Once heralded as having struck an optimal balance between regulation and innovation, Japanese law on cryptocurrencies has created a black hole for initial coin offerings. In post-Coincheck Japan, the only way for most local startups to launch an ICO appears to be by skipping the country.
When Japan became one of the first countries to legally define virtual currencies and put coin exchanges under the supervision of its finance sector regulator last year, it triggered a boom in cryptocurrency trading that led to a bubble (see here). The revised Payment Services Act put on the books virtual currencies of two types: those usable for making payments to any number of unspecified parties, and those that can be exchanged with unspecified parties for the first type.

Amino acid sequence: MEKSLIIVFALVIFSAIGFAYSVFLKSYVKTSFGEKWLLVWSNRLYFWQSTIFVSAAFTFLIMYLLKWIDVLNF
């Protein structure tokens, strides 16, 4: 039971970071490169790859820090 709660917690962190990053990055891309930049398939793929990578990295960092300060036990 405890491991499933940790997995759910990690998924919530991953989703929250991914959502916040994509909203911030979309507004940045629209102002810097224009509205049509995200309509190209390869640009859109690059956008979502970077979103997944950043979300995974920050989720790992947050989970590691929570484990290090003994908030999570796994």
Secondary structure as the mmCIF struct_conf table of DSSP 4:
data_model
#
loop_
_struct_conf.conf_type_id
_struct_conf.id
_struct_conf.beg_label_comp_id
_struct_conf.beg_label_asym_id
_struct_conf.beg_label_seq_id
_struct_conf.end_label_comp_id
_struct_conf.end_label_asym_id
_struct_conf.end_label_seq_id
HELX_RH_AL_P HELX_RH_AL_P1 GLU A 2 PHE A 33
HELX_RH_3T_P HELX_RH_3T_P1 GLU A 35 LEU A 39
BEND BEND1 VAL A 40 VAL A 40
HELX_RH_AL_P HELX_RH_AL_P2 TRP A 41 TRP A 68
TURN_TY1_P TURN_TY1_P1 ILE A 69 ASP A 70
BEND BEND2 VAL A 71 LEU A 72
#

The law also stipulated that any businesses involved in the exchange of such digital tokens must register with the Financial Services Agency, providing an overview of themselves, the virtual currencies they plan to handle and their intended services. And this is the point at which it has become virtually impossible — at least for the foreseeable future — for Japanese companies to launch domestic ICOs.
Is Japanese cryptocurrency law turning its back on innovation?
31 May 2018 2:21pm